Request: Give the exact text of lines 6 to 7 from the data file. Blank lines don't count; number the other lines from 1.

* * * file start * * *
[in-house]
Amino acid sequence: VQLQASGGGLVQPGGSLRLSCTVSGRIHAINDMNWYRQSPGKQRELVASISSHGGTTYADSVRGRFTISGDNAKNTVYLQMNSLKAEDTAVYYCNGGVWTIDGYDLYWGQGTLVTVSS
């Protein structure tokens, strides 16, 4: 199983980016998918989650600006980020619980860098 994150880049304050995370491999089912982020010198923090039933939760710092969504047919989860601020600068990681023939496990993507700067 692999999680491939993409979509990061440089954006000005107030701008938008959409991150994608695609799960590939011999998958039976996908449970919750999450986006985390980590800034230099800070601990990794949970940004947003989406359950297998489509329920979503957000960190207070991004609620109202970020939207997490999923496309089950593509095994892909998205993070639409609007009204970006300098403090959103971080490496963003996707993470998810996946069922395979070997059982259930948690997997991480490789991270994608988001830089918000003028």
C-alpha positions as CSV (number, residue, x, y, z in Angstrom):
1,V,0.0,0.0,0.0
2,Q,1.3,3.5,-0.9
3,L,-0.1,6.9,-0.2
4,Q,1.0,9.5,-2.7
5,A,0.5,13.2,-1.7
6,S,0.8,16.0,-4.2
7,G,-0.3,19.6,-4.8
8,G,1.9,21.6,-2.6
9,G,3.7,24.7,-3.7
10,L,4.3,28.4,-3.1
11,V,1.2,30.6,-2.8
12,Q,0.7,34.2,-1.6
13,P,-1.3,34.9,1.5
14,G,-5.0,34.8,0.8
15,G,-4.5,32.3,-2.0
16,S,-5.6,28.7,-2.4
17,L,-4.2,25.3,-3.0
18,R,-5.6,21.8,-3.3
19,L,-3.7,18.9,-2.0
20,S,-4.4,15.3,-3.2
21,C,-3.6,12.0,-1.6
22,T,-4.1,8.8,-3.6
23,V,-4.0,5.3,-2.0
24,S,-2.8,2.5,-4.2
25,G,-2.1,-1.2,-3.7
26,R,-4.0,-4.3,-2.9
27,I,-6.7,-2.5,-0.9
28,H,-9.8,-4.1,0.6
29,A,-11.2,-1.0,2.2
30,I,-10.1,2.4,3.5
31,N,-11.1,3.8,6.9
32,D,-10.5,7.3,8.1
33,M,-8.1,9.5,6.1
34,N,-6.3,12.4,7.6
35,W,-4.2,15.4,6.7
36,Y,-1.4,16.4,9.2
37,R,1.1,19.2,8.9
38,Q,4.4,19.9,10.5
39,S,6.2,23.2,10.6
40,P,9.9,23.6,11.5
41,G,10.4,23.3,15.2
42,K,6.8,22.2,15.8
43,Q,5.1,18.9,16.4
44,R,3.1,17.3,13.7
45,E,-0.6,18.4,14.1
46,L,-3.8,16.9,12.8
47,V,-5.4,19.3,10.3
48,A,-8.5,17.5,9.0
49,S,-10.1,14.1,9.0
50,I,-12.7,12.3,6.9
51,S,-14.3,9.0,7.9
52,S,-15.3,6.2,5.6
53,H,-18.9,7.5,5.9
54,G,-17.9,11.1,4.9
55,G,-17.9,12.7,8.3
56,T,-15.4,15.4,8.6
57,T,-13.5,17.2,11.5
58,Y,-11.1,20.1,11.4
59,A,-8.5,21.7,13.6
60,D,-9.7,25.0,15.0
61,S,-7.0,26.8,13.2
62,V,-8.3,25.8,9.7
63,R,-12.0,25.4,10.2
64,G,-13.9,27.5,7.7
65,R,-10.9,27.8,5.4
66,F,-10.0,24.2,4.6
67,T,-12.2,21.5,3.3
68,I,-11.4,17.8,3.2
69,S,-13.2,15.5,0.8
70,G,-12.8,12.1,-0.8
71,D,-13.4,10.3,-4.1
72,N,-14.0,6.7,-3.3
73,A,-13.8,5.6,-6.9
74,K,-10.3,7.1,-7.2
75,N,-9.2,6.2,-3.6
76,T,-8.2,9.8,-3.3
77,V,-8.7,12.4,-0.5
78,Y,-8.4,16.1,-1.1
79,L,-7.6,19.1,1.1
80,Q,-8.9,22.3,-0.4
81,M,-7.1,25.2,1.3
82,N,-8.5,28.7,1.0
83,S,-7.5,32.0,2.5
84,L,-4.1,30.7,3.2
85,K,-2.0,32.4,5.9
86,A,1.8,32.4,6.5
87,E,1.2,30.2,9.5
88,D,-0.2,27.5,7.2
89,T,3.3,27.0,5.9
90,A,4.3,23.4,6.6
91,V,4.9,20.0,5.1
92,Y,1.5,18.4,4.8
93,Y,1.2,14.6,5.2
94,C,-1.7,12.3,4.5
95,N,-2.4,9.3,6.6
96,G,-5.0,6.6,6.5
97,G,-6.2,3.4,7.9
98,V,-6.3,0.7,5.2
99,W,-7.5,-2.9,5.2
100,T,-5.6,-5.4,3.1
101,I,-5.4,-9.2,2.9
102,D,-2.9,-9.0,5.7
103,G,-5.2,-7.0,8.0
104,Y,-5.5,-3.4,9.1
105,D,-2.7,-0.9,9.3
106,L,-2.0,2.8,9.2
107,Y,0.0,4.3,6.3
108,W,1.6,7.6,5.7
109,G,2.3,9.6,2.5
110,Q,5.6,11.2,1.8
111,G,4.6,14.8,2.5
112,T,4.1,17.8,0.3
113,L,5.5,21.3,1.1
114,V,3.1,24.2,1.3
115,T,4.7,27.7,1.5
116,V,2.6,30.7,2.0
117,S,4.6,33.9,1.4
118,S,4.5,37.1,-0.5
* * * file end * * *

2,Q,1.3,3.5,-0.9
3,L,-0.1,6.9,-0.2